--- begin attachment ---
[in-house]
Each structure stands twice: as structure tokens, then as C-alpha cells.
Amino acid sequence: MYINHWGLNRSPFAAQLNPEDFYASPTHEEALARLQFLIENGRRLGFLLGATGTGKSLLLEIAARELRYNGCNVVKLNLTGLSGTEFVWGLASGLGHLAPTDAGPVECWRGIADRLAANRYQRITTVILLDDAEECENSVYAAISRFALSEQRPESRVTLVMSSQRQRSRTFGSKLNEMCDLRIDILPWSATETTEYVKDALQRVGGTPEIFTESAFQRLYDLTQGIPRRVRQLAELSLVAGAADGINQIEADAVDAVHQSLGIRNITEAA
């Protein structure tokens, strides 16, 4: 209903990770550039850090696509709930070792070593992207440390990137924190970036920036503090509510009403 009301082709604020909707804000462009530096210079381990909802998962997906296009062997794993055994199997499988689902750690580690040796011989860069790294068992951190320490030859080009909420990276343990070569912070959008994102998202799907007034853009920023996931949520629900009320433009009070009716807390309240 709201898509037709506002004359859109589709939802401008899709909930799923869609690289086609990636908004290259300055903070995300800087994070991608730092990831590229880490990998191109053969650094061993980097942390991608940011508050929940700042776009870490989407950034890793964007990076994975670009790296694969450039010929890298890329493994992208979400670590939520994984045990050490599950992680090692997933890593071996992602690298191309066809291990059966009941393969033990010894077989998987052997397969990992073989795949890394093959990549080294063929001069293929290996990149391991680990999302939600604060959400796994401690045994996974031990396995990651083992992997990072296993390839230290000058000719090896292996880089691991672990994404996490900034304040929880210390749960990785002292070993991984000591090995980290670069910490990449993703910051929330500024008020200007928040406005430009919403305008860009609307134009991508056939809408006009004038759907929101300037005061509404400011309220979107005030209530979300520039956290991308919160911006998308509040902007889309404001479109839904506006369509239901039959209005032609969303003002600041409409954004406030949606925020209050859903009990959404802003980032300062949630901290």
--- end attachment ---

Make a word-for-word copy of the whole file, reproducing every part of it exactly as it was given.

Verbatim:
[in-house]
Each structure stands twice: as structure tokens, then as C-alpha cells.
Amino acid sequence: MYINHWGLNRSPFAAQLNPEDFYASPTHEEALARLQFLIENGRRLGFLLGATGTGKSLLLEIAARELRYNGCNVVKLNLTGLSGTEFVWGLASGLGHLAPTDAGPVECWRGIADRLAANRYQRITTVILLDDAEECENSVYAAISRFALSEQRPESRVTLVMSSQRQRSRTFGSKLNEMCDLRIDILPWSATETTEYVKDALQRVGGTPEIFTESAFQRLYDLTQGIPRRVRQLAELSLVAGAADGINQIEADAVDAVHQSLGIRNITEAA
């Protein structure tokens, strides 16, 4: 209903990770550039850090696509709930070792070593992207440390990137924190970036920036503090509510009403 009301082709604020909707804000462009530096210079381990909802998962997906296009062997794993055994199997499988689902750690580690040796011989860069790294068992951190320490030859080009909420990276343990070569912070959008994102998202799907007034853009920023996931949520629900009320433009009070009716807390309240 709201898509037709506002004359859109589709939802401008899709909930799923869609690289086609990636908004290259300055903070995300800087994070991608730092990831590229880490990998191109053969650094061993980097942390991608940011508050929940700042776009870490989407950034890793964007990076994975670009790296694969450039010929890298890329493994992208979400670590939520994984045990050490599950992680090692997933890593071996992602690298191309066809291990059966009941393969033990010894077989998987052997397969990992073989795949890394093959990549080294063929001069293929290996990149391991680990999302939600604060959400796994401690045994996974031990396995990651083992992997990072296993390839230290000058000719090896292996880089691991672990994404996490900034304040929880210390749960990785002292070993991984000591090995980290670069910490990449993703910051929330500024008020200007928040406005430009919403305008860009609307134009991508056939809408006009004038759907929101300037005061509404400011309220979107005030209530979300520039956290991308919160911006998308509040902007889309404001479109839904506006369509239901039959209005032609969303003002600041409409954004406030949606925020209050859903009990959404802003980032300062949630901290």